G&T Flying High at Heathrow

Heathrow airport is in its third year of the Independent Fund Surveyor (IFS) development framework. The aviation sector is one of the most diverse in the industry and an important part of developing infrastructure across the world. G&T is assisting clients with airport expansions to accommodate increasing air traffic and creative solutions are being sought to support the future growth of air travel in densely populated and politically sensitive areas.

G&T has experience across a number of key projects around the globe and has given advice on iconic developments such as the Dubai International Airport and the Manchester City Airport expansion. We also provided project management services for the Air India Relocation and delivered several elements of the Heathrow development programme, where we were also appointed as Independent Fund Surveyor for their new framework back in 2014.




Find out more about Heathrow in our infographic by clicking the link below…

Heathrow Project Spotlight




Want to hear more about our work in the aviation sector? Visit our website www.gardiner.com.

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Are you working on Heathrow? We want to hear from you! Leave a comment in the box below.

Building with Bamboo – AA’s Haiti Visiting School Update

G&T is proud to support the Architectural Association’s (AA) Haiti Visiting School for the second year running. The school was set up as an annual programme following the catastrophic earthquake that hit Haiti in 2010. Its aim was to introduce new methods and innovative materials into the construction industry, teaching the next generation of Haitian architects alongside students and designers from across the world about the importance of finding lightweight, durable and sustainable resources. Working in partnership with the AA and the programme’s director, John Naylor, G&T is looking forward to helping another class of Haitian architects look to the future of building and construction innovation. Read on to find out more about the programme…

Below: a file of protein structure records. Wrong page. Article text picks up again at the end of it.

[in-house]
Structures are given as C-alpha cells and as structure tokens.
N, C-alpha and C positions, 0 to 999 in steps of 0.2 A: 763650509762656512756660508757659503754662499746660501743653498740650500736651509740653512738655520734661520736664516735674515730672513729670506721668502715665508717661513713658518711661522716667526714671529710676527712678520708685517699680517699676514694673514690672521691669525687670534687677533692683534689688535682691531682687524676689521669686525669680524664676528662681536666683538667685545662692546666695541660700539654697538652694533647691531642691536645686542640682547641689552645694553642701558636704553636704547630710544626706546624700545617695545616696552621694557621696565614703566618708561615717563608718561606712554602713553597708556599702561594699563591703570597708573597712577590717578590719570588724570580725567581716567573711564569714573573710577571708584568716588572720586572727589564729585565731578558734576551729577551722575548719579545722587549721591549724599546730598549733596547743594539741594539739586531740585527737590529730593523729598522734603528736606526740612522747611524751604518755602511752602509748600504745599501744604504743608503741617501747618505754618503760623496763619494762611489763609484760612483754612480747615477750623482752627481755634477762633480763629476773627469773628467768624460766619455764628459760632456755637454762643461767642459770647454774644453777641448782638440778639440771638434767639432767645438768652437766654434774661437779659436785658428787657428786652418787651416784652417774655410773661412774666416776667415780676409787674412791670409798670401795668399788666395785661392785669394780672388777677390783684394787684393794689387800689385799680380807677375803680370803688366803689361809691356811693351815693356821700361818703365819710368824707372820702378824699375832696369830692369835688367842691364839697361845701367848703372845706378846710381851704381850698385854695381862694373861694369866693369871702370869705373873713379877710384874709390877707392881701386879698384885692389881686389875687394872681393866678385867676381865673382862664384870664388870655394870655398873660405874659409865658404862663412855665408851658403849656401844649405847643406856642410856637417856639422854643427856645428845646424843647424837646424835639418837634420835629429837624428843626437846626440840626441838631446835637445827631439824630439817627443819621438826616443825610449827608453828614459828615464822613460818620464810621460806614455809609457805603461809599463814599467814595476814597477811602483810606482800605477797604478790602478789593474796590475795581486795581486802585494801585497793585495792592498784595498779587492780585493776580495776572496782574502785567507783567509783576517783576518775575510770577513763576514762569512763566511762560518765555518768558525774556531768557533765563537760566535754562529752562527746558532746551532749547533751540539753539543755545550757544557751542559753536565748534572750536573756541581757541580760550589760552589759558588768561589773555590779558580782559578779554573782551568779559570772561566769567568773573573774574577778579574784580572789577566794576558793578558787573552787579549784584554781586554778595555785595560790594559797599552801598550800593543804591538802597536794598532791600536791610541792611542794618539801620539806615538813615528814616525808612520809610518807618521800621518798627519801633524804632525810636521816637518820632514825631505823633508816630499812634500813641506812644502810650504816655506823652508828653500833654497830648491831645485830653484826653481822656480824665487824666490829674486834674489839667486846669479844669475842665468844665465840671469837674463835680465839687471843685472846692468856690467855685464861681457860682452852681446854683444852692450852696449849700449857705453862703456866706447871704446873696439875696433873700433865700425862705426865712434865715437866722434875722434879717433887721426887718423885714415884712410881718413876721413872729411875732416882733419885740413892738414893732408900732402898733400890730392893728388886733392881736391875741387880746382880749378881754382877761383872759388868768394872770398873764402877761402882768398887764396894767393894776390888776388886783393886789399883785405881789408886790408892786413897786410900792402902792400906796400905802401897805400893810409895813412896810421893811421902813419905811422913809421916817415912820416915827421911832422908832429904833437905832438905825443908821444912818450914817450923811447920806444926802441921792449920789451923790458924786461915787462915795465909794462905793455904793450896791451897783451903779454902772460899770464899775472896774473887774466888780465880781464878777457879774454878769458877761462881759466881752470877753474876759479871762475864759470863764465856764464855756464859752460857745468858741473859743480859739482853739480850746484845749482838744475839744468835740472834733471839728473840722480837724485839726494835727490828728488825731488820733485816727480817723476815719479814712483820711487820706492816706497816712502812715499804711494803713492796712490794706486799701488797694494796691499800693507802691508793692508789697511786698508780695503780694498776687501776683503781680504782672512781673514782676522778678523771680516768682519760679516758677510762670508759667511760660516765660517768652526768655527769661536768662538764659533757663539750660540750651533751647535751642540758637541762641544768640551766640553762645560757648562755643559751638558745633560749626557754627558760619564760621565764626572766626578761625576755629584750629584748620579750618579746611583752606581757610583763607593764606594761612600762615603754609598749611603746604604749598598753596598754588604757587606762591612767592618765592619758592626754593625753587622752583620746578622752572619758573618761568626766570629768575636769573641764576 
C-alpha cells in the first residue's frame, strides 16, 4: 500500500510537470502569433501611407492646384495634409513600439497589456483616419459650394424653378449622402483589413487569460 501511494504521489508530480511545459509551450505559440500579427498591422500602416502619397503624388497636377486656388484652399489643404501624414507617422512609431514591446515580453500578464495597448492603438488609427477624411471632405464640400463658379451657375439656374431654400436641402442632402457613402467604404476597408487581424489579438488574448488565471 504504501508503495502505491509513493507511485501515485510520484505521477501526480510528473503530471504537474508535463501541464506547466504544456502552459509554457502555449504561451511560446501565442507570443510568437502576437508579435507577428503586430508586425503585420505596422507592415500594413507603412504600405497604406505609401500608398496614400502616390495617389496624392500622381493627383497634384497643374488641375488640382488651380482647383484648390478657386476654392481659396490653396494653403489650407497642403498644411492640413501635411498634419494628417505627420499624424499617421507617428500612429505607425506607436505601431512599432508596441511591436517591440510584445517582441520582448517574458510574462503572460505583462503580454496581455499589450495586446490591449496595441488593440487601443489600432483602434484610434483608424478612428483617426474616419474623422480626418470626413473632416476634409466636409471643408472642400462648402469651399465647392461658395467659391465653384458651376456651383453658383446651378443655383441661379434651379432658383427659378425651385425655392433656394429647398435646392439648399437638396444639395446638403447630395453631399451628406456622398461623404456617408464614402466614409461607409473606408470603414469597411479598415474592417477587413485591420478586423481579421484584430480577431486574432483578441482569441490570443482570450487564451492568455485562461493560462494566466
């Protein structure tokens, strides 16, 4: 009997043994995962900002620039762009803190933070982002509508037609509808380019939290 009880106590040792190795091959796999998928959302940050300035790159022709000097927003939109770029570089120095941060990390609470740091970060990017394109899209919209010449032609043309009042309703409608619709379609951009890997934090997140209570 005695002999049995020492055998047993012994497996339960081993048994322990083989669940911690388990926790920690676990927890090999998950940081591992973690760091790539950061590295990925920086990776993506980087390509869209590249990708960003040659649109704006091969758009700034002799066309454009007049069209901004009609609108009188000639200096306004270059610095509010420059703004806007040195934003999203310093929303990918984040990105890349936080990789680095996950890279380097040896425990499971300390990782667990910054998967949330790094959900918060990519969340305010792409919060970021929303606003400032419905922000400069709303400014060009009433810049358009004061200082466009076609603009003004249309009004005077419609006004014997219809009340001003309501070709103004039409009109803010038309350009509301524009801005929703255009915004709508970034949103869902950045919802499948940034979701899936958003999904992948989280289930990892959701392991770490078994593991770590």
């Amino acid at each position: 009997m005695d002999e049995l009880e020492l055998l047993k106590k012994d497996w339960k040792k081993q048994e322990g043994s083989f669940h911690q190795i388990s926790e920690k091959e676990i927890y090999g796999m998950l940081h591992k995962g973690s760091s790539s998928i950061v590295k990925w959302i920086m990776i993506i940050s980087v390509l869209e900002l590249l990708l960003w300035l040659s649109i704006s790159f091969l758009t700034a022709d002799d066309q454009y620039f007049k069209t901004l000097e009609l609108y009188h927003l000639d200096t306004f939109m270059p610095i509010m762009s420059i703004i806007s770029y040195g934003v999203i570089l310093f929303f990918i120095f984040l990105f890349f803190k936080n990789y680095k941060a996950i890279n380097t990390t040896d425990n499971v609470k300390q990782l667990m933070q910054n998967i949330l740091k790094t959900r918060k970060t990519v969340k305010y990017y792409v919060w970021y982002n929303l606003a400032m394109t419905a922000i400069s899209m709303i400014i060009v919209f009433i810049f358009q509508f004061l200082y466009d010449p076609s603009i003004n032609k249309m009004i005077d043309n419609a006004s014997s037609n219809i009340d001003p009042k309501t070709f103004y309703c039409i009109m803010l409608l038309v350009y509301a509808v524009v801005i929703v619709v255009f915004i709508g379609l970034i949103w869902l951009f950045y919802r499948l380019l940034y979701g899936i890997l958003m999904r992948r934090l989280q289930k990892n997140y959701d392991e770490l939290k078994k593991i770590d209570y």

Haiti Visiting School Programme

The AA was originally formed in 1847 and is the UK’s oldest school of architecture. As an extension of the Association’s ‘unit system’ the Haiti Visiting School embodies the programme’s objectives of Education, Reforestation, Infrastructure and Construction and will this year be extended from the previous two week workshop into a fully structured education programme which will come to an end this summer.

An estimated three million people were affected by the earthquake, with one million people left homeless and 250,000 buildings destroyed. Yet one month later an earthquake 500 times more powerful hit central Chile, resulting in the deaths of 525. This was a disaster of Haiti’s lack of lightweight building materials, working practices and construction, not nature. The devastation was increased by the trend in the Haitian construction industry to use concrete blocks rather than more lightweight materials. The programme was set up to provide support and introduce innovative building methods using alternative resources and more sustainable materials such as bamboo.


Bamboo Plantation